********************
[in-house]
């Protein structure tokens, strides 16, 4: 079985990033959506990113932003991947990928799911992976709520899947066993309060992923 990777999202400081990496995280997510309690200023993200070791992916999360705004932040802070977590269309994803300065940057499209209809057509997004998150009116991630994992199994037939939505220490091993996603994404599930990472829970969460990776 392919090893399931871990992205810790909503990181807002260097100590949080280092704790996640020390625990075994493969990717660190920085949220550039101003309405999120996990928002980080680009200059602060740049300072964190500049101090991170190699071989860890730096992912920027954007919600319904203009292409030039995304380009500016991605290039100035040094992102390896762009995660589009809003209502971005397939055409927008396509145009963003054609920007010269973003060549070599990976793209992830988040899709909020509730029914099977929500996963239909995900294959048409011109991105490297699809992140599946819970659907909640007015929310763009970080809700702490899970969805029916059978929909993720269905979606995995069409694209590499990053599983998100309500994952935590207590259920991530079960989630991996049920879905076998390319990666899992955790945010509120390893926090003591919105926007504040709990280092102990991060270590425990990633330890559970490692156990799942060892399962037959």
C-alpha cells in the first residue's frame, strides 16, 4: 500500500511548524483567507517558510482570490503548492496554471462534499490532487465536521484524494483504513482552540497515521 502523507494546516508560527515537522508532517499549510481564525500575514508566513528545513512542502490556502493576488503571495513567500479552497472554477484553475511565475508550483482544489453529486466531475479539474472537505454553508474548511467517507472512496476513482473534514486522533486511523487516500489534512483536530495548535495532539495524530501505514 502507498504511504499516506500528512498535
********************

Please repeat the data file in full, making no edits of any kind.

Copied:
[in-house]
């Protein structure tokens, strides 16, 4: 079985990033959506990113932003991947990928799911992976709520899947066993309060992923 990777999202400081990496995280997510309690200023993200070791992916999360705004932040802070977590269309994803300065940057499209209809057509997004998150009116991630994992199994037939939505220490091993996603994404599930990472829970969460990776 392919090893399931871990992205810790909503990181807002260097100590949080280092704790996640020390625990075994493969990717660190920085949220550039101003309405999120996990928002980080680009200059602060740049300072964190500049101090991170190699071989860890730096992912920027954007919600319904203009292409030039995304380009500016991605290039100035040094992102390896762009995660589009809003209502971005397939055409927008396509145009963003054609920007010269973003060549070599990976793209992830988040899709909020509730029914099977929500996963239909995900294959048409011109991105490297699809992140599946819970659907909640007015929310763009970080809700702490899970969805029916059978929909993720269905979606995995069409694209590499990053599983998100309500994952935590207590259920991530079960989630991996049920879905076998390319990666899992955790945010509120390893926090003591919105926007504040709990280092102990991060270590425990990633330890559970490692156990799942060892399962037959």
C-alpha cells in the first residue's frame, strides 16, 4: 500500500511548524483567507517558510482570490503548492496554471462534499490532487465536521484524494483504513482552540497515521 502523507494546516508560527515537522508532517499549510481564525500575514508566513528545513512542502490556502493576488503571495513567500479552497472554477484553475511565475508550483482544489453529486466531475479539474472537505454553508474548511467517507472512496476513482473534514486522533486511523487516500489534512483536530495548535495532539495524530501505514 502507498504511504499516506500528512498535